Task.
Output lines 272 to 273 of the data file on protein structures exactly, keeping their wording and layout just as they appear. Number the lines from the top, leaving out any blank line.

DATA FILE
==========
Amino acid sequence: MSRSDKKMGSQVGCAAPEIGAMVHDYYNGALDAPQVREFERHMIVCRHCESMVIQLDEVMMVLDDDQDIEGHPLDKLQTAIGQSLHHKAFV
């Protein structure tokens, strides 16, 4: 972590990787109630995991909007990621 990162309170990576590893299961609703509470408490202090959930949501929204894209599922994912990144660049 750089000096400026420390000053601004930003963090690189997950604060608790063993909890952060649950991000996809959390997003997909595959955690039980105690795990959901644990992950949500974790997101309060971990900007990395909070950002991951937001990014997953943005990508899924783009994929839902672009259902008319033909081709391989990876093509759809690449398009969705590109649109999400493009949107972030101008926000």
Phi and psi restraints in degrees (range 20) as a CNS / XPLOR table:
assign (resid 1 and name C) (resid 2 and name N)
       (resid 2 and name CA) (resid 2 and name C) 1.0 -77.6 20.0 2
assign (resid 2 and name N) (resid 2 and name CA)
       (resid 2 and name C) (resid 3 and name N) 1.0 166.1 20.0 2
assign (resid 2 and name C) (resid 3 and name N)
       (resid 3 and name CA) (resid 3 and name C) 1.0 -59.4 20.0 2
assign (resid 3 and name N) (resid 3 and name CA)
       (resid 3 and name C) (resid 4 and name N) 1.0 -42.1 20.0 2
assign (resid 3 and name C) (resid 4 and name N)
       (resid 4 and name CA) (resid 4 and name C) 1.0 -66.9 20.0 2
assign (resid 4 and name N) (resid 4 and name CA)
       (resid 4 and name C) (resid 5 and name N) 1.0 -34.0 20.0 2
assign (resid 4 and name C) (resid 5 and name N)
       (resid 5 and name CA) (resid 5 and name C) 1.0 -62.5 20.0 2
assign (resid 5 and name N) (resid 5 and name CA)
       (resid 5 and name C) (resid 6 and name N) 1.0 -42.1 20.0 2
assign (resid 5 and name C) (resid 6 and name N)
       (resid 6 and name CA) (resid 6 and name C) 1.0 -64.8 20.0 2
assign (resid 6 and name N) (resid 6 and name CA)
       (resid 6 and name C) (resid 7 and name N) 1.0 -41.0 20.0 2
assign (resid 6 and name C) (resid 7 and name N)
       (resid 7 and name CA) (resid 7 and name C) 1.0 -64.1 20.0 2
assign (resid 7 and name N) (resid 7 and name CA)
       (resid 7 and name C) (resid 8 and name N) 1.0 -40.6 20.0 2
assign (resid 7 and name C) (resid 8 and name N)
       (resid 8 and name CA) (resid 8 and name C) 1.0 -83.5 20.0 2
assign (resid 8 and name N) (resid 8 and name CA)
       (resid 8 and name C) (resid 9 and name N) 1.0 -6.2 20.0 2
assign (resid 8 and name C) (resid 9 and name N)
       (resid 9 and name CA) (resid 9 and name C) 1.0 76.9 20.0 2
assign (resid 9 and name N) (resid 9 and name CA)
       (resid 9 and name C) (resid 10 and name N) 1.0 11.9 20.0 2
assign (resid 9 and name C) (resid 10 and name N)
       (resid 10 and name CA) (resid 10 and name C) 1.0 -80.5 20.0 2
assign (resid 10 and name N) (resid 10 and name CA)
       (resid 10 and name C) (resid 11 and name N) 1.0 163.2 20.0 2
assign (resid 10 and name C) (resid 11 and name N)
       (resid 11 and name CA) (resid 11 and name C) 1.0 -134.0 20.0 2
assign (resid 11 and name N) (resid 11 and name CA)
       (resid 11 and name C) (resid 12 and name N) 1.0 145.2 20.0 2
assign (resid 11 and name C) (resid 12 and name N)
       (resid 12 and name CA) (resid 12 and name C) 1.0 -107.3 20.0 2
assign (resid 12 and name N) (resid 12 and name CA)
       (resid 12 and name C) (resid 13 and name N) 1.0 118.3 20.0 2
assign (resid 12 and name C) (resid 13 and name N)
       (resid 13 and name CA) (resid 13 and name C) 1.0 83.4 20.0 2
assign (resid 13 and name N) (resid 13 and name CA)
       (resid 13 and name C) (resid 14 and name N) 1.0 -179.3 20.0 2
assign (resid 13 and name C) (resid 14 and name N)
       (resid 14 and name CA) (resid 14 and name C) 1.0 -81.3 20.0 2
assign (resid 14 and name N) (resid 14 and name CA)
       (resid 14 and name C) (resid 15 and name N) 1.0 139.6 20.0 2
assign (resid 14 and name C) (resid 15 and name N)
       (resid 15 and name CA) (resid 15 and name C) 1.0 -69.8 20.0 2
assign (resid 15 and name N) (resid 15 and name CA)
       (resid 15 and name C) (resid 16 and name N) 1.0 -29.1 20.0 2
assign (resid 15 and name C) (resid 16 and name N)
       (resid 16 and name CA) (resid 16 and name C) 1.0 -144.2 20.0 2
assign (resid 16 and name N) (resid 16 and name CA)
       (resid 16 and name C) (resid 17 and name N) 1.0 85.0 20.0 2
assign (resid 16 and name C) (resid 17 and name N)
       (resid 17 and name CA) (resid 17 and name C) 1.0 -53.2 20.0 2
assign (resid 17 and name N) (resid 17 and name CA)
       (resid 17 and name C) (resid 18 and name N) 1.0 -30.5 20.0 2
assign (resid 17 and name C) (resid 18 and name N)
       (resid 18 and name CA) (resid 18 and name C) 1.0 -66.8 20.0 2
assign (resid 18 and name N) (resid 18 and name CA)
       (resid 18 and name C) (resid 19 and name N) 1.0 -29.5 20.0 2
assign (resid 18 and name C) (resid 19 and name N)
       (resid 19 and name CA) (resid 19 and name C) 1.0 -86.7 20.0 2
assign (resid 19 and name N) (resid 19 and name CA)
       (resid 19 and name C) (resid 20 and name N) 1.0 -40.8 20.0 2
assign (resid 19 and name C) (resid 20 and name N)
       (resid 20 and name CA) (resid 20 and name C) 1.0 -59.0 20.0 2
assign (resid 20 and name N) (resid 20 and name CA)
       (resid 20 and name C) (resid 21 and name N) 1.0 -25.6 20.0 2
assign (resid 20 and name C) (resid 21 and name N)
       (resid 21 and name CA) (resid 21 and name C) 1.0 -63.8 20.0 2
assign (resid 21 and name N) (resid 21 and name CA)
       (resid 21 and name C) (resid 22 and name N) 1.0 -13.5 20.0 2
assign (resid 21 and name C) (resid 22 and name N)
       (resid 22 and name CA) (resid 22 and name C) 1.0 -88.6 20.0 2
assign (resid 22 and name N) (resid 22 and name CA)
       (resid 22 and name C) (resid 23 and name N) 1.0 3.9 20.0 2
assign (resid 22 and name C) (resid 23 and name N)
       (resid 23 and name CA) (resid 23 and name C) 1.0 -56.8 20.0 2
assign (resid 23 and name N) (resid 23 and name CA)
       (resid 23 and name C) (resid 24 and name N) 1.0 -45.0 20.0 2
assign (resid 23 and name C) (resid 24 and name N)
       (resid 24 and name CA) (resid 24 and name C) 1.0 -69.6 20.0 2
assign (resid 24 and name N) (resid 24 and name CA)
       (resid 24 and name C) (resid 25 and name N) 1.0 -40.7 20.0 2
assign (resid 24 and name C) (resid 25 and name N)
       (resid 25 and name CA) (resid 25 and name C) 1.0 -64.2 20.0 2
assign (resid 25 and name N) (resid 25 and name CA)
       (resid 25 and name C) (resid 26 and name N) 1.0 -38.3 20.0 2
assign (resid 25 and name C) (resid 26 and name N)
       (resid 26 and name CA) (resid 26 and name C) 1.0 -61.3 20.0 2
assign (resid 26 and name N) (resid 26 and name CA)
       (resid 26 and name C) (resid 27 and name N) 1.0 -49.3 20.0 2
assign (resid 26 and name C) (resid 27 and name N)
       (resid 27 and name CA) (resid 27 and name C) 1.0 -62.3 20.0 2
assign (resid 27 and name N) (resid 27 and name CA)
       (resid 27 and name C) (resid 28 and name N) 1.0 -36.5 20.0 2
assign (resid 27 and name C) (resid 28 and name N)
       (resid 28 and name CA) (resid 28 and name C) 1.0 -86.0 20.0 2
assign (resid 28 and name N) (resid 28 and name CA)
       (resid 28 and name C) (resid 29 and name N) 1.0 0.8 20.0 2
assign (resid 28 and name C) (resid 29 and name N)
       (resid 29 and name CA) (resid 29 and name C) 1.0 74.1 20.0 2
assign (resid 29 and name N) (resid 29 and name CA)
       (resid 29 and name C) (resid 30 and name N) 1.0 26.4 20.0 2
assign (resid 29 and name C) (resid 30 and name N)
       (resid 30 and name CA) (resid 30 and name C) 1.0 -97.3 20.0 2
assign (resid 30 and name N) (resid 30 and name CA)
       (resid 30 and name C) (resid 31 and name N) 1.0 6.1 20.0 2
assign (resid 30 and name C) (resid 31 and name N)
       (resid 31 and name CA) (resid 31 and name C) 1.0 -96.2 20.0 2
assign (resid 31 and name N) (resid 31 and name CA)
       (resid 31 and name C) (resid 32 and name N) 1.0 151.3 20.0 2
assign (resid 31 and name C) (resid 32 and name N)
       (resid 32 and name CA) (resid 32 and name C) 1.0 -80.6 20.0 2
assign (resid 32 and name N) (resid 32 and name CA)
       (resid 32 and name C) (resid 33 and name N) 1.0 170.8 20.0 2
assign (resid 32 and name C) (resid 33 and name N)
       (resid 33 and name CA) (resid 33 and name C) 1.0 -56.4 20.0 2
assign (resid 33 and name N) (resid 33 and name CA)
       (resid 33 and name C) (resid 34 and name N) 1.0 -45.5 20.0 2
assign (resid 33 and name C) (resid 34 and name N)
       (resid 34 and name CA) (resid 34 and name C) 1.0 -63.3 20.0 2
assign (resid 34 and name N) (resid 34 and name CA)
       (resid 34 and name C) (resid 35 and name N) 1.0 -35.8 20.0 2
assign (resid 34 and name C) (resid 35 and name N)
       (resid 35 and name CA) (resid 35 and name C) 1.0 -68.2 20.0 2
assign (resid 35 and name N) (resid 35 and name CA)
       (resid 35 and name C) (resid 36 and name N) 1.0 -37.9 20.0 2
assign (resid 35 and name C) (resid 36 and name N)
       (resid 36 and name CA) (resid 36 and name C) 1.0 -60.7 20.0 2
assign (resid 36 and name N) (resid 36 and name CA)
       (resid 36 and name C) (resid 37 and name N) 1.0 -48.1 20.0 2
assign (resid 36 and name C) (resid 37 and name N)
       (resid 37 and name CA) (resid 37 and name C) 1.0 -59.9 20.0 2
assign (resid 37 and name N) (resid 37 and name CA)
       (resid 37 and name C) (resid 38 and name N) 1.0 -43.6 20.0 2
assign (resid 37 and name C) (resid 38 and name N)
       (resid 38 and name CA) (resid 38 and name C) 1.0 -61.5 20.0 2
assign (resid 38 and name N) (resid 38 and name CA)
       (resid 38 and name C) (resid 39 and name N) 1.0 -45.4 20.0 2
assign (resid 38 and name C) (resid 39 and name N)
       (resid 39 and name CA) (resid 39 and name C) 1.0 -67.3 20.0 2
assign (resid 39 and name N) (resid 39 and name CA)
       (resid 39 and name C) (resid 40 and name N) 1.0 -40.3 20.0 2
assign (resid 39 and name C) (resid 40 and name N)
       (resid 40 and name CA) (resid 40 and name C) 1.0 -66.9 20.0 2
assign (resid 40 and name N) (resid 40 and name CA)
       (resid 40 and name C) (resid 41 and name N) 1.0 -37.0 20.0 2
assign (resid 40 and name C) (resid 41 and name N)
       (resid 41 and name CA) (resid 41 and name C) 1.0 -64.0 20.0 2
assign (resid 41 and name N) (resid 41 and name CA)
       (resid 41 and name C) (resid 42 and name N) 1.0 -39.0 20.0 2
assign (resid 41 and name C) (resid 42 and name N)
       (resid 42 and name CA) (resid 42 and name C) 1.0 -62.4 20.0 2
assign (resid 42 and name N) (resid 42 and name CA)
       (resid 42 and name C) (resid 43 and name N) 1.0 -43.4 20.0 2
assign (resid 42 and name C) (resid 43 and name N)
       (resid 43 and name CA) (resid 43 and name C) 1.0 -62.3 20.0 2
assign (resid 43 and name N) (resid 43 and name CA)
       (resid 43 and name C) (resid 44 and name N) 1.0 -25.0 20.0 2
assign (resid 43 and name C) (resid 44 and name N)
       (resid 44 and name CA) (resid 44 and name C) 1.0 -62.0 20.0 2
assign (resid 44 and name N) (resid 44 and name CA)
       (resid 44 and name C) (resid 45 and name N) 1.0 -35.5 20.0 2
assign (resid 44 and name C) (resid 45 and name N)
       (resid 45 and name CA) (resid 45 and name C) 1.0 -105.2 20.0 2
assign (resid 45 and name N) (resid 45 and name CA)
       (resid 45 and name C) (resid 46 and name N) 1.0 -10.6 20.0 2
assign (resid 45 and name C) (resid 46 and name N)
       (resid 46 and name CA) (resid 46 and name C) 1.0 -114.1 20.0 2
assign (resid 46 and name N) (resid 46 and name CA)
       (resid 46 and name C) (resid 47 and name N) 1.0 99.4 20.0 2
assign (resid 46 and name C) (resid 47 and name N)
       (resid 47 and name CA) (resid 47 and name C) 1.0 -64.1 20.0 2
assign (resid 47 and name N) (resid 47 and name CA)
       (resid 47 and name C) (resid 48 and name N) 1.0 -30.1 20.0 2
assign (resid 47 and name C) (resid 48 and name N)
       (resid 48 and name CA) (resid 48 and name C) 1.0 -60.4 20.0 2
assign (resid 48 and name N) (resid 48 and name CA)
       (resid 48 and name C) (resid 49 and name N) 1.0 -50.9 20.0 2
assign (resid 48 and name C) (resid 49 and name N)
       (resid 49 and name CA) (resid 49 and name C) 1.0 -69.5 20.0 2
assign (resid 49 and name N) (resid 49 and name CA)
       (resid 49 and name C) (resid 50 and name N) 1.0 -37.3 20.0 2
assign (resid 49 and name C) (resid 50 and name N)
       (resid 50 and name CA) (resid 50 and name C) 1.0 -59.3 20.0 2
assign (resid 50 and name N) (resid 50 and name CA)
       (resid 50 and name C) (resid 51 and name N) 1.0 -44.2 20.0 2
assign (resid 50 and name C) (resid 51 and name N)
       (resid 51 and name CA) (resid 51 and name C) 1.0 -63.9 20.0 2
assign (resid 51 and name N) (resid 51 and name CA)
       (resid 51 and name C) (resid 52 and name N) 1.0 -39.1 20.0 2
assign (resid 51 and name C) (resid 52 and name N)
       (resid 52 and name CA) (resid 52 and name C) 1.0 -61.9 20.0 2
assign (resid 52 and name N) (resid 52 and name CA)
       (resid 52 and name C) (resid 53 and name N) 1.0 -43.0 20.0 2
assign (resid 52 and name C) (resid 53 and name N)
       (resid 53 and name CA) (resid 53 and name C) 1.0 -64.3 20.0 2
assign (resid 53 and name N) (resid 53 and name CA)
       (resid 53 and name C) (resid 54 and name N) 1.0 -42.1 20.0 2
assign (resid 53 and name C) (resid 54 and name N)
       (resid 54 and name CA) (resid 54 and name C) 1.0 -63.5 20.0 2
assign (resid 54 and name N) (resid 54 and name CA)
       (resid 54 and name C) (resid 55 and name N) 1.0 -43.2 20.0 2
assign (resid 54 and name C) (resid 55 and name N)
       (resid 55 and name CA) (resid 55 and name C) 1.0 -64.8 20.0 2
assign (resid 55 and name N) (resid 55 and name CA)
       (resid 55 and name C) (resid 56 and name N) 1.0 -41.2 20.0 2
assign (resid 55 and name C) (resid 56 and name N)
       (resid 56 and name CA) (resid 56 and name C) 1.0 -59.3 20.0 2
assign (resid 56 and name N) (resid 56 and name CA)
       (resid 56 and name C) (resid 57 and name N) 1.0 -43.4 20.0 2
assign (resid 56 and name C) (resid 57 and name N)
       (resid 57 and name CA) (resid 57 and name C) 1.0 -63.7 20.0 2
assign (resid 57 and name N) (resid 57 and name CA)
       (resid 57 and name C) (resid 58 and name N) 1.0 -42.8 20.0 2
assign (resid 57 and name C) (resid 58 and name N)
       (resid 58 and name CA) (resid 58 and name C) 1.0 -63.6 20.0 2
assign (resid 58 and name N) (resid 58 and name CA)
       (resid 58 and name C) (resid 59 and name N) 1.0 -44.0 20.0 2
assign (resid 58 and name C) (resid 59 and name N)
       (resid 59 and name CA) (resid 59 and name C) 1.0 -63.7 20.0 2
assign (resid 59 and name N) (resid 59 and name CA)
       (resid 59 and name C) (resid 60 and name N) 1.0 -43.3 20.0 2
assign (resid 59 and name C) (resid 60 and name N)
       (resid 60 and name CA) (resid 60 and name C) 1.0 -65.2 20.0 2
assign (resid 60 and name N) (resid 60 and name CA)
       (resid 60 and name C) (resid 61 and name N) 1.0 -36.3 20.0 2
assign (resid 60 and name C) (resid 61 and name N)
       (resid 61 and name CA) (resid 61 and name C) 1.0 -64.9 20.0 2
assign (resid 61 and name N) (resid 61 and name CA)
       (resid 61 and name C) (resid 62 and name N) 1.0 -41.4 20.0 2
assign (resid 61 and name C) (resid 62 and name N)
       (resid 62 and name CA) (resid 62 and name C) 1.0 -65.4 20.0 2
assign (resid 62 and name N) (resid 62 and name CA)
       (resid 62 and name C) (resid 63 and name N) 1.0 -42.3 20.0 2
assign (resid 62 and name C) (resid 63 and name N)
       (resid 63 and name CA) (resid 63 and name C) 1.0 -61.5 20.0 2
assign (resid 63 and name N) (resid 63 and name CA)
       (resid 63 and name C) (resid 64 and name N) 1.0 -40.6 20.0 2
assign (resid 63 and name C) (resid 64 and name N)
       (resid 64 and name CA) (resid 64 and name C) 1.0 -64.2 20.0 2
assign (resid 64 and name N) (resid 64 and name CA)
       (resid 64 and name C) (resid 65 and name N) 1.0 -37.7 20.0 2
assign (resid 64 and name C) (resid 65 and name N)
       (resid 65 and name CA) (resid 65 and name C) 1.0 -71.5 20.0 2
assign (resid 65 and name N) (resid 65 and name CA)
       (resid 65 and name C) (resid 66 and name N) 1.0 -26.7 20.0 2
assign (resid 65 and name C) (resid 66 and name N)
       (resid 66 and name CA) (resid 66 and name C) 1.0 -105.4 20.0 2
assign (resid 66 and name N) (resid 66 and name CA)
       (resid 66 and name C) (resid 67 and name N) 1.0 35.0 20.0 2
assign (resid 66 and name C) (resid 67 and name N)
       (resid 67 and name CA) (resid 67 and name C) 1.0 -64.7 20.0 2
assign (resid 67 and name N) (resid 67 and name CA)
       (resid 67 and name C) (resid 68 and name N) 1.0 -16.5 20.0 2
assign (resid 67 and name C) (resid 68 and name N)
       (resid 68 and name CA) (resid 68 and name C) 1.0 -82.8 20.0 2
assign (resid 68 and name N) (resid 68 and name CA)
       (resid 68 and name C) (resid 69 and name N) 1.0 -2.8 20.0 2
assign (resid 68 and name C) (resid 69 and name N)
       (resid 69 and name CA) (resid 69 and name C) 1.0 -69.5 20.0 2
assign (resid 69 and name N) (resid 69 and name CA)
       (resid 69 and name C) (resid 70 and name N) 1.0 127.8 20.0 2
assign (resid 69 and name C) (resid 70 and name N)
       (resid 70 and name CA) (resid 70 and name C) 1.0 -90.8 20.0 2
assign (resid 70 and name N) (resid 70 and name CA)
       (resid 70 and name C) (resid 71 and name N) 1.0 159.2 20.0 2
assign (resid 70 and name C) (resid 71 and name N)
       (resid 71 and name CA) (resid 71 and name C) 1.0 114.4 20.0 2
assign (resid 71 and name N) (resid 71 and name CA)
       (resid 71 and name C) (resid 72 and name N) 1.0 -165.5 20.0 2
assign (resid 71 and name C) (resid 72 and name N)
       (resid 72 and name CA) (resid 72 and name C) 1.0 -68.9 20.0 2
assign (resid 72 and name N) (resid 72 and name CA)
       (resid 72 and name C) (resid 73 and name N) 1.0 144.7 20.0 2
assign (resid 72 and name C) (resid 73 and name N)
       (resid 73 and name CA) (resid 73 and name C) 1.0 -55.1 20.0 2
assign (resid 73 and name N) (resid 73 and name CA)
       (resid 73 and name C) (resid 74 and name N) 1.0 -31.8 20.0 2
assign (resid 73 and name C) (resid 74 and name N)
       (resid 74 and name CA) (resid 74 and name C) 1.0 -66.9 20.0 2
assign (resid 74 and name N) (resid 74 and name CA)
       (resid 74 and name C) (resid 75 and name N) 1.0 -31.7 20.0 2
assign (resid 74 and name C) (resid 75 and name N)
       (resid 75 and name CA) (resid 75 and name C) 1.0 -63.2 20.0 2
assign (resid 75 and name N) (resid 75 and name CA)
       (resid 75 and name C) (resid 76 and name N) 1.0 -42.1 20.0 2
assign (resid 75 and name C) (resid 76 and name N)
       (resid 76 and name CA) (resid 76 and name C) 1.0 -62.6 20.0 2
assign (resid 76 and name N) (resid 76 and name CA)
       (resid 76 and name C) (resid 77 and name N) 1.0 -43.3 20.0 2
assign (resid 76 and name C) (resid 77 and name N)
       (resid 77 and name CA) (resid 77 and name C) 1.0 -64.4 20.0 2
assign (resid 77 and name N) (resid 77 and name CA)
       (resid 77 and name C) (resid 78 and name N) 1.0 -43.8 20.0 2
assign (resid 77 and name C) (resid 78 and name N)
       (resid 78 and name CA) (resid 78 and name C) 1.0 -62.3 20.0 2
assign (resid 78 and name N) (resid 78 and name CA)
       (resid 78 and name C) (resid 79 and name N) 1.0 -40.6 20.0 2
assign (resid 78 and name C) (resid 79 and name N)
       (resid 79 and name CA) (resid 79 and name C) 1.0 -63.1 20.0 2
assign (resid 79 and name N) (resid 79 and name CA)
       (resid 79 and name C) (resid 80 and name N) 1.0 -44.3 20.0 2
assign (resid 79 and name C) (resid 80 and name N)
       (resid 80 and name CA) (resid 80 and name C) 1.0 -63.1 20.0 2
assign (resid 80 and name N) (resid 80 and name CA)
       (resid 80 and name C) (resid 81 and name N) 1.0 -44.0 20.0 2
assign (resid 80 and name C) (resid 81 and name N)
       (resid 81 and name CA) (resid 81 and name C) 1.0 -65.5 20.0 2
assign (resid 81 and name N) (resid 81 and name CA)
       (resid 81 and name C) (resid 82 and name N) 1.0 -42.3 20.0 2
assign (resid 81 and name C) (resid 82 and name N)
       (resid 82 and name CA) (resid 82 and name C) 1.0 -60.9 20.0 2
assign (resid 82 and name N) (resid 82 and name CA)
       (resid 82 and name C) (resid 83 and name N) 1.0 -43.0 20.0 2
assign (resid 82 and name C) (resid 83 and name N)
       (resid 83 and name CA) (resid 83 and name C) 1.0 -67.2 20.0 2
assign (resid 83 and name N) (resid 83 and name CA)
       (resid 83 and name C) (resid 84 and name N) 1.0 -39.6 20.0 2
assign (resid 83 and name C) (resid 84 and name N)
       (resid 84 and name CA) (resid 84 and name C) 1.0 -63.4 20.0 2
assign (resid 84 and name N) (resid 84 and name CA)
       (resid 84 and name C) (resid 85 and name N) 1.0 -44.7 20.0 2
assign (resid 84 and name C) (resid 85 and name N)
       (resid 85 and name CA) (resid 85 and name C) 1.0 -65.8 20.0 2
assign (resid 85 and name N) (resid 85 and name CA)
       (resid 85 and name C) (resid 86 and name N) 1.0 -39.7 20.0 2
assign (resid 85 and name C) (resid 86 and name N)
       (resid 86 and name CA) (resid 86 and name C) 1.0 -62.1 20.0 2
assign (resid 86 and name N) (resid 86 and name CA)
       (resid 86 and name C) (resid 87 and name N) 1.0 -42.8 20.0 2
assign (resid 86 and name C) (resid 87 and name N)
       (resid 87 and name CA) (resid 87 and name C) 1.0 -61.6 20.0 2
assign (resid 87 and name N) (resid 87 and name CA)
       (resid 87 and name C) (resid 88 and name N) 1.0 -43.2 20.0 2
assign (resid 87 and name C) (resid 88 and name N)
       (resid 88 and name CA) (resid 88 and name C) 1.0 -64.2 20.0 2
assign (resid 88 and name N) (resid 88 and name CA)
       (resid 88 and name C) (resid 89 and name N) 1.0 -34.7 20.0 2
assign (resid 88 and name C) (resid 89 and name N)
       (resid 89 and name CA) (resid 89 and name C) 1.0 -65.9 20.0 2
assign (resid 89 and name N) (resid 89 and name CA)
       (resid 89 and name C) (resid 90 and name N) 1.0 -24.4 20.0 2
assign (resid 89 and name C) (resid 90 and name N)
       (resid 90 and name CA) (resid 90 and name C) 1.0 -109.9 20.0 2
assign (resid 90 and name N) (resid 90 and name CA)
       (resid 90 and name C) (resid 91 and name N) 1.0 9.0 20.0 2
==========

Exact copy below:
assign (resid 68 and name C) (resid 69 and name N)
       (resid 69 and name CA) (resid 69 and name C) 1.0 -69.5 20.0 2